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Spitfire after 1.5.6 update


beagleRampant
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After thinking I'd tamed the Spit, I seemed to have reverted to newb status with regard to takeoff (landings I've pretty much nailed). I was having a really hard time keeping anything that would pass as a straight line during takeoff runs.

 

However, after updating to 1.5.6 it almost seems like a different bird and I have become an "expert" overnight. I've just done 5 consecutive takeoffs with no incident or swerving. Just beautiful graceful floating into the skies. I was so impressed by my "skills" I even double-checked takeoff assist and auto rudder were still off (yes, they were off).

 

Overall, it seems so much smoother. I love it! I hope it hasn't been made "easier" for us whiners and is a truer reflection of the aircraft's handling.

 

Good job! Back to the skies...

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Jeff Ethell's Pireps http://www.airspacemag.com/history-of-flight/supermarine-spitfire-134209906/

 

"All Spitfires are exceptionally easy to land with no inherent tendency to swerve or groundloop. Just reduce power to idle, flare to a three point attitude and she sets down on a feather almost every time. This is a great surprise to most considering the narrow track undercarriage and full swivel, non-locking tailwheel. Why doesn't it drop a wing violently or make the pilot stomp on the rudders? I wish I knew. The genius of managing to combine light aircraft characteristics with such high performance is nothing short of miraculous compared to most other wartime tailwheel types. One or two landings in the Spitfire and you are in love for life."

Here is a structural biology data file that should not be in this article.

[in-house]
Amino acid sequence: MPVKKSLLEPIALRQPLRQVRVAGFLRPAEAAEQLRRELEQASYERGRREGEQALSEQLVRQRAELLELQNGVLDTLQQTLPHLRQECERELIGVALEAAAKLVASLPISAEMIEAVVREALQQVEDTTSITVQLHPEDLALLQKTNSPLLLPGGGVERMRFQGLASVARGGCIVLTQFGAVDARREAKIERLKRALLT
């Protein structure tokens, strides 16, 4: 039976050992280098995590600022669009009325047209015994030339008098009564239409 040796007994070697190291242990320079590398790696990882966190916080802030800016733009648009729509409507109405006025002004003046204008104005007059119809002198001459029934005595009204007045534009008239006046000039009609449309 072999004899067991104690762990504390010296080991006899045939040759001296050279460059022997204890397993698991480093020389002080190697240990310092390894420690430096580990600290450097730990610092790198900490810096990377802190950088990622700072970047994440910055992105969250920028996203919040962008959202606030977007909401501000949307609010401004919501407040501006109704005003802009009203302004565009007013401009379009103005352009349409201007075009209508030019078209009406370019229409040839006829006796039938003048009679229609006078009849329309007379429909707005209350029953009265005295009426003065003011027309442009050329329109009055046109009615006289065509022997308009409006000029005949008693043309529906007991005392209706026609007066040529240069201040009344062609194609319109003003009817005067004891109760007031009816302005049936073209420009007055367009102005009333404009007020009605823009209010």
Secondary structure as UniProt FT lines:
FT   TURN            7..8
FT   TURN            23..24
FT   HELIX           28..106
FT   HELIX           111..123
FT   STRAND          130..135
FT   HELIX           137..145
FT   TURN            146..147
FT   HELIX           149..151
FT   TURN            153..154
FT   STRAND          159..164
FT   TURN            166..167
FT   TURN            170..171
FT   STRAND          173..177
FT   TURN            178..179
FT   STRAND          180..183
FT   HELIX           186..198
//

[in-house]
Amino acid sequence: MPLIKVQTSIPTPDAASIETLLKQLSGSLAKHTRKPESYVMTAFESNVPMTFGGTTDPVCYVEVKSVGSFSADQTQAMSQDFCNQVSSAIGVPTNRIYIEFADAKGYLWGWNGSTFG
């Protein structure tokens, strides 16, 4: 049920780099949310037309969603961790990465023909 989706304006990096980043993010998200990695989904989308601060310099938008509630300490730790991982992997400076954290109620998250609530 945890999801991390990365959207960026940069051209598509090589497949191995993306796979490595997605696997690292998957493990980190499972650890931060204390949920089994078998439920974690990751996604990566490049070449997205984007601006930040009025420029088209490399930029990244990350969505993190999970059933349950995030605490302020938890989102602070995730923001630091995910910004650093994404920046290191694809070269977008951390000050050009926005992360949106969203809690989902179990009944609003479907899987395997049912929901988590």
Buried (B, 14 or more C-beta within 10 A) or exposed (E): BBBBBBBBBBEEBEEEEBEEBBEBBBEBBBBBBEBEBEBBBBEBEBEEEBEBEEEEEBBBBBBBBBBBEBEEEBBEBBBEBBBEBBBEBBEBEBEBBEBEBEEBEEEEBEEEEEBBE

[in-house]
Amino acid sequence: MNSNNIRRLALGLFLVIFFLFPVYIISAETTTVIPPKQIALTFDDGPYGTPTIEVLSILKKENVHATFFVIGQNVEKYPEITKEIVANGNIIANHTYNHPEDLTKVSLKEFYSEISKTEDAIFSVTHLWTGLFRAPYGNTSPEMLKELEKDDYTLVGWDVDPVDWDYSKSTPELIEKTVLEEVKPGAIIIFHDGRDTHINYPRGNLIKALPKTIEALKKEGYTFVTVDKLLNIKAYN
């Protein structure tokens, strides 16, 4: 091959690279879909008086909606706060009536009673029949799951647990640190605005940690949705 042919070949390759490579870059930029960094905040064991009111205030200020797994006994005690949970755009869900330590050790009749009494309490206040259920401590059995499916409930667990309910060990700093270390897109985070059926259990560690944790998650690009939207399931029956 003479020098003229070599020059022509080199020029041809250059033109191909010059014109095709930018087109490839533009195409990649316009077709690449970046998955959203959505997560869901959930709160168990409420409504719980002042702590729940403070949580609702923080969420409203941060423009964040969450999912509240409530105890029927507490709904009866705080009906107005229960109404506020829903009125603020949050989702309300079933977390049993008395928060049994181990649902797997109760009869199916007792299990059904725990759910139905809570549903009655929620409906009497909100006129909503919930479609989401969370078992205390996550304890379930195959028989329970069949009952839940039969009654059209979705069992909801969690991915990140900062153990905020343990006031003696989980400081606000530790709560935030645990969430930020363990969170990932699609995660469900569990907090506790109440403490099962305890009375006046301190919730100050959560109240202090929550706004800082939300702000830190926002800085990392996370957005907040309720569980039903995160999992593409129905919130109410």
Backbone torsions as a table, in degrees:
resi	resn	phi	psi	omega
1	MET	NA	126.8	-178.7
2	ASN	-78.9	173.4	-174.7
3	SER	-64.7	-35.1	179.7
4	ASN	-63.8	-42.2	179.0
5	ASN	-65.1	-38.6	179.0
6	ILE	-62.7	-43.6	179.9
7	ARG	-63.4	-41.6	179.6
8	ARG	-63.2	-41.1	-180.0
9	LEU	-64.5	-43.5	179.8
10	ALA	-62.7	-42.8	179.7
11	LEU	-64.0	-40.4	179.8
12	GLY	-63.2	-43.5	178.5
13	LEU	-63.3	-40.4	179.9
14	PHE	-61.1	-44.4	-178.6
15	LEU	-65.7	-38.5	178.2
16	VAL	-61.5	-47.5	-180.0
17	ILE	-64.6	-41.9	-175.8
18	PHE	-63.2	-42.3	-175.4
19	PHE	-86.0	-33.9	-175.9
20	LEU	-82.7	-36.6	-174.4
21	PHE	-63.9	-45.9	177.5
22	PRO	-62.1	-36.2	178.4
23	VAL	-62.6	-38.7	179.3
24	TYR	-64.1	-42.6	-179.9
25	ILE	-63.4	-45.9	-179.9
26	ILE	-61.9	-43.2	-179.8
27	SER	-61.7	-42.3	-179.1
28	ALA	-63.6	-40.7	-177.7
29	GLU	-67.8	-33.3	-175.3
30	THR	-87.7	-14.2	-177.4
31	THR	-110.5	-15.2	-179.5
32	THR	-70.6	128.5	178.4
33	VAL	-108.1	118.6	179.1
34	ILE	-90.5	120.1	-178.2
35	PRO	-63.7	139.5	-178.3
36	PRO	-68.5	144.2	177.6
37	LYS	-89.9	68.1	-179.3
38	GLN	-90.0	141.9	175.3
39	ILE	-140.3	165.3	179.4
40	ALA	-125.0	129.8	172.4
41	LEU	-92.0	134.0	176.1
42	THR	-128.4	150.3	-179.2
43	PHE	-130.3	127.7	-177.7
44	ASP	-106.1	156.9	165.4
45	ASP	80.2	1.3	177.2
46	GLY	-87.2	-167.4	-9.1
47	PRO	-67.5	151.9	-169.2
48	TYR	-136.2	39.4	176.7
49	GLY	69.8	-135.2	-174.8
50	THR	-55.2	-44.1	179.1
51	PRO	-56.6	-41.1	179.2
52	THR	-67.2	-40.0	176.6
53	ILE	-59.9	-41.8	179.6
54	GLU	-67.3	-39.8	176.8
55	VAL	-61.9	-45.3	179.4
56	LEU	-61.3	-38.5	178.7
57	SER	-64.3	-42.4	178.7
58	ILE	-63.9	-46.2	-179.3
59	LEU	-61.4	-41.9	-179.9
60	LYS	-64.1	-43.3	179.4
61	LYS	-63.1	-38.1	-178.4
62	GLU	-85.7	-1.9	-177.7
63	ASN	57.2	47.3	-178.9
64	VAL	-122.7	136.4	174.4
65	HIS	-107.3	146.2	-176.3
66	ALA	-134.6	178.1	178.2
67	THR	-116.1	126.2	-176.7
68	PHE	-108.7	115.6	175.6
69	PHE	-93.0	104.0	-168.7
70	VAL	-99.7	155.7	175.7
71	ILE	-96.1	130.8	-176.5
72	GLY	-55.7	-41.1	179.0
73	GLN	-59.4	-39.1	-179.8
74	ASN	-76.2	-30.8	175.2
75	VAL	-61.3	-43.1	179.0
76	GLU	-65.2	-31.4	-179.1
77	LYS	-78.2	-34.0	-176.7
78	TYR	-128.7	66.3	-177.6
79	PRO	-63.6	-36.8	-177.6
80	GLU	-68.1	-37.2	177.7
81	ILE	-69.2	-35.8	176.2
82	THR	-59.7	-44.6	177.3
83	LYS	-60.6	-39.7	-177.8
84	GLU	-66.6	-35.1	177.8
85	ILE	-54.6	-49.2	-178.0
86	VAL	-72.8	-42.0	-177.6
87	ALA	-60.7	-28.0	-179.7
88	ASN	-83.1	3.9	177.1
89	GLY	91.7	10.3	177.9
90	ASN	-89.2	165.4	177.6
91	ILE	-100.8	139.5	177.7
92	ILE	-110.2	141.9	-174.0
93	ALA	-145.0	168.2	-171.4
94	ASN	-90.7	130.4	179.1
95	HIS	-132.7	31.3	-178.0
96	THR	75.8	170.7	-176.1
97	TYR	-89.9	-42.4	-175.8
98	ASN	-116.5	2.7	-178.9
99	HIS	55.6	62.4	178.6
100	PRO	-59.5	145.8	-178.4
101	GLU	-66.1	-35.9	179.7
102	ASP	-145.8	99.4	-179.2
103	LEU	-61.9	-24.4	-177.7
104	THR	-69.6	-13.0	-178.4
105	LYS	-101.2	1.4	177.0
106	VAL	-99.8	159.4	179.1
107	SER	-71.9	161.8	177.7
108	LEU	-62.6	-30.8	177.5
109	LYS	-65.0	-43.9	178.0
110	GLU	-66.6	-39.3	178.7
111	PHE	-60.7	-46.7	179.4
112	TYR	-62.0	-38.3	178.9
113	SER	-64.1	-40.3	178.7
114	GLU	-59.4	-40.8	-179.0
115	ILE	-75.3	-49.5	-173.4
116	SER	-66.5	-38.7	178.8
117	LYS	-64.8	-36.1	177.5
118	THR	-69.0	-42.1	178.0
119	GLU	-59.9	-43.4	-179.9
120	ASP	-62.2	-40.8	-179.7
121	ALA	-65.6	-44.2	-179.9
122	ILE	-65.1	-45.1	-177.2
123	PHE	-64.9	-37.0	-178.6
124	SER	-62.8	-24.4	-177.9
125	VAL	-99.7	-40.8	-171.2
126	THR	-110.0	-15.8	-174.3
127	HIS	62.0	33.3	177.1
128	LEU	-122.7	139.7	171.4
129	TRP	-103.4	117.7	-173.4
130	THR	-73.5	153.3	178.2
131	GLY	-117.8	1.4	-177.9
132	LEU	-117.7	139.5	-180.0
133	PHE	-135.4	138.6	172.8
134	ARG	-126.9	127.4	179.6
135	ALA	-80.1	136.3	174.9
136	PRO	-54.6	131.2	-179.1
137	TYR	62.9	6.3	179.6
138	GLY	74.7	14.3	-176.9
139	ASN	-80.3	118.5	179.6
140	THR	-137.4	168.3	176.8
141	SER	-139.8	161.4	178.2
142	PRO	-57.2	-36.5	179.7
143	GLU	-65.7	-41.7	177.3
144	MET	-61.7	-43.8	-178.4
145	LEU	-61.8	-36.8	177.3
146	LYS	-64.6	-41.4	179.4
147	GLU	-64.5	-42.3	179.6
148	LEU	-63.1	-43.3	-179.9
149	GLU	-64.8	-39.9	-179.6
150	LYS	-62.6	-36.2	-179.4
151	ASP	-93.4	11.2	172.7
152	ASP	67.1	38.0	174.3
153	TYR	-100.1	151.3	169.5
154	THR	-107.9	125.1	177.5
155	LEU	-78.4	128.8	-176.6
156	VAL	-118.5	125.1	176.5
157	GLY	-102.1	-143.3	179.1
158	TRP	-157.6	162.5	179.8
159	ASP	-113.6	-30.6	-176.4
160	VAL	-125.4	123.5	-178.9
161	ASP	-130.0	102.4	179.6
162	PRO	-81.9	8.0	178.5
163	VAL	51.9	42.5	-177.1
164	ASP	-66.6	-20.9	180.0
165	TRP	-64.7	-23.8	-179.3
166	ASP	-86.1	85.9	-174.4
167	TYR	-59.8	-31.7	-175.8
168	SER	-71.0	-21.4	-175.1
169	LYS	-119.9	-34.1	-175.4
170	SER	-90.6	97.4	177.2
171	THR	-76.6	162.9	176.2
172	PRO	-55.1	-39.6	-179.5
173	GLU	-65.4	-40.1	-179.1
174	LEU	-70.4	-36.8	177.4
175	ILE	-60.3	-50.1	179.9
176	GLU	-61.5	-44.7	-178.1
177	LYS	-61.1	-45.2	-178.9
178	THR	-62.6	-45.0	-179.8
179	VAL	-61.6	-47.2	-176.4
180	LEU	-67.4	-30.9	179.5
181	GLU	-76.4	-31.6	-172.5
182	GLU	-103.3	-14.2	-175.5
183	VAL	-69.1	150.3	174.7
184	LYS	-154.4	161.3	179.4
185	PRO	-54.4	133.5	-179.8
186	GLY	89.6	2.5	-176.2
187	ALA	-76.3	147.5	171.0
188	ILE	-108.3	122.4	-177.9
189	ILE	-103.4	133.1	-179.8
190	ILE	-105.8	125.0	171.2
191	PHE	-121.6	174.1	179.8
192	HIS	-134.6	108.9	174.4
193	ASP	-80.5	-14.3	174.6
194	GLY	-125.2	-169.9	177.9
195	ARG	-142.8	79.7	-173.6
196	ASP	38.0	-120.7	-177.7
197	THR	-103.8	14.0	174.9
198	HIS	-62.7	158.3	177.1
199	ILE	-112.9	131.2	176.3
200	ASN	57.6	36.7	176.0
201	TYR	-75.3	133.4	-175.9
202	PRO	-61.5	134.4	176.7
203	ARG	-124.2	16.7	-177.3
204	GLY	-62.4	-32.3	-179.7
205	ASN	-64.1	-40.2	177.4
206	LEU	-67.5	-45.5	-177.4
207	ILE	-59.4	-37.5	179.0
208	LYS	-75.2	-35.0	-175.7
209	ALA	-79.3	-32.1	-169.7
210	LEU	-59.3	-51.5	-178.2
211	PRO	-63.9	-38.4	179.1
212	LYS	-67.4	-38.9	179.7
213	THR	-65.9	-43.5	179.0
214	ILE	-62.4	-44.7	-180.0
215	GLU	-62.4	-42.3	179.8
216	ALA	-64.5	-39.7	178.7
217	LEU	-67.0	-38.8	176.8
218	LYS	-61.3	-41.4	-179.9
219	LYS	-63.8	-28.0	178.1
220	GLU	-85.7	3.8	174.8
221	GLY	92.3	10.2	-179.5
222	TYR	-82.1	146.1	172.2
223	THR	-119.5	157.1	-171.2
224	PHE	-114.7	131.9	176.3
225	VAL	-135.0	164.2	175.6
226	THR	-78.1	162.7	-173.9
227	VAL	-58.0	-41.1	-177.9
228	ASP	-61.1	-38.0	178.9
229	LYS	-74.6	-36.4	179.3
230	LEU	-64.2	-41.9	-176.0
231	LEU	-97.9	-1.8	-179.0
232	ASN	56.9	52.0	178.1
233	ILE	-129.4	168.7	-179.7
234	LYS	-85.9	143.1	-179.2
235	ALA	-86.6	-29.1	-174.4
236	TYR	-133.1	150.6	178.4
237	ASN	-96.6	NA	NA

Then there is also this:

 

http://www.vintagewings.ca/VintageNews/Stories/tabid/116/articleType/ArticleView/articleId/255/Flying-the-Spitfire--with-Mike-Potter.aspx

 

"The only challenges on landing are poor forward visibility and the need to be pretty comfortable with three-point landing technique. A gently curving approach to the runway threshold will solve the visibility problem. (And, by the way, all those World War II Spitfire veterans were taught that way and will expect to see it.) Over the fence at 90 knots and a last look speed of 80 knots and you will be well set up. Take a good look at the cross wind as you come short final and program your mind for how much side slip you want to feed in on the flare, because it is not easy to judge the drift once that long nose starts to come up. Flare to a tail low or three point attitude, remembering again how light and responsive the elevator is, and enjoy the arrival. It may jiggle around a bit on that ridiculously narrow undercarriage, but there is no mean streak in this airplane. Although the tail wheel is free castoring, the big rudder is very effective as long as you are reasonable fast with your feet.

Oh, and easy, very easy, on the brakes.

At this point it is worth a moment’s thought for the Spitfire’s arch rival in the sky – Messerschmitt’s Bf109. When our Spitfire pilot disengaged from a fight and headed home, his thoughts might easily turn to a beer with his buddies in the pilot’s mess. The 109 pilot, on the other hand, must have still been giving some serious thought to getting on the ground safely. While the Spit is such a pussycat, it is estimated that about one third of all 109’s built were destroyed in take off and landing accidents with major loss of life. It is reputed to be a very difficult airplane to land."